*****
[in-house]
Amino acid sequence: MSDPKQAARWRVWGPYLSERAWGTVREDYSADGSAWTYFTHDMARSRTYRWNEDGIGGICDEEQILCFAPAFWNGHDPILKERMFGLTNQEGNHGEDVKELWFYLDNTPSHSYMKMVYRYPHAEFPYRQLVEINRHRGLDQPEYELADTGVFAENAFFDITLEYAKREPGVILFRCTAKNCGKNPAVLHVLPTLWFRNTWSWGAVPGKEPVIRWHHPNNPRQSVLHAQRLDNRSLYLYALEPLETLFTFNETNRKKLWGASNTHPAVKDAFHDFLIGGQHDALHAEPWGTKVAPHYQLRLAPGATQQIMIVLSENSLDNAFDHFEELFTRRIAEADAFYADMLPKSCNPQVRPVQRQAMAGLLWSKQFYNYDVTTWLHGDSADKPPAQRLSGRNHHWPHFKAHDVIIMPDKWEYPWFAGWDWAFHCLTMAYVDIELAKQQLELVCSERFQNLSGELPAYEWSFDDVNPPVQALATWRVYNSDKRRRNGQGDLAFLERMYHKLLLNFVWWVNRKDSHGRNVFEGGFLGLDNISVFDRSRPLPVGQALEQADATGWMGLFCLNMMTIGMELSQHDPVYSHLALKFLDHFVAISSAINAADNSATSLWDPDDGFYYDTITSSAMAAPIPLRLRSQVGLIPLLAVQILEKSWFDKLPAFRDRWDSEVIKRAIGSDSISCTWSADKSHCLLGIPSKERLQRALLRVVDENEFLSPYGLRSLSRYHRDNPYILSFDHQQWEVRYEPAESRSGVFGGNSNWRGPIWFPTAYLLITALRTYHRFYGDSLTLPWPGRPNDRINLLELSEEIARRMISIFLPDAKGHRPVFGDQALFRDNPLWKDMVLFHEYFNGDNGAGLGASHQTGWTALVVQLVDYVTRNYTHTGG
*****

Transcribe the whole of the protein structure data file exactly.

[in-house]
Amino acid sequence: MSDPKQAARWRVWGPYLSERAWGTVREDYSADGSAWTYFTHDMARSRTYRWNEDGIGGICDEEQILCFAPAFWNGHDPILKERMFGLTNQEGNHGEDVKELWFYLDNTPSHSYMKMVYRYPHAEFPYRQLVEINRHRGLDQPEYELADTGVFAENAFFDITLEYAKREPGVILFRCTAKNCGKNPAVLHVLPTLWFRNTWSWGAVPGKEPVIRWHHPNNPRQSVLHAQRLDNRSLYLYALEPLETLFTFNETNRKKLWGASNTHPAVKDAFHDFLIGGQHDALHAEPWGTKVAPHYQLRLAPGATQQIMIVLSENSLDNAFDHFEELFTRRIAEADAFYADMLPKSCNPQVRPVQRQAMAGLLWSKQFYNYDVTTWLHGDSADKPPAQRLSGRNHHWPHFKAHDVIIMPDKWEYPWFAGWDWAFHCLTMAYVDIELAKQQLELVCSERFQNLSGELPAYEWSFDDVNPPVQALATWRVYNSDKRRRNGQGDLAFLERMYHKLLLNFVWWVNRKDSHGRNVFEGGFLGLDNISVFDRSRPLPVGQALEQADATGWMGLFCLNMMTIGMELSQHDPVYSHLALKFLDHFVAISSAINAADNSATSLWDPDDGFYYDTITSSAMAAPIPLRLRSQVGLIPLLAVQILEKSWFDKLPAFRDRWDSEVIKRAIGSDSISCTWSADKSHCLLGIPSKERLQRALLRVVDENEFLSPYGLRSLSRYHRDNPYILSFDHQQWEVRYEPAESRSGVFGGNSNWRGPIWFPTAYLLITALRTYHRFYGDSLTLPWPGRPNDRINLLELSEEIARRMISIFLPDAKGHRPVFGDQALFRDNPLWKDMVLFHEYFNGDNGAGLGASHQTGWTALVVQLVDYVTRNYTHTGG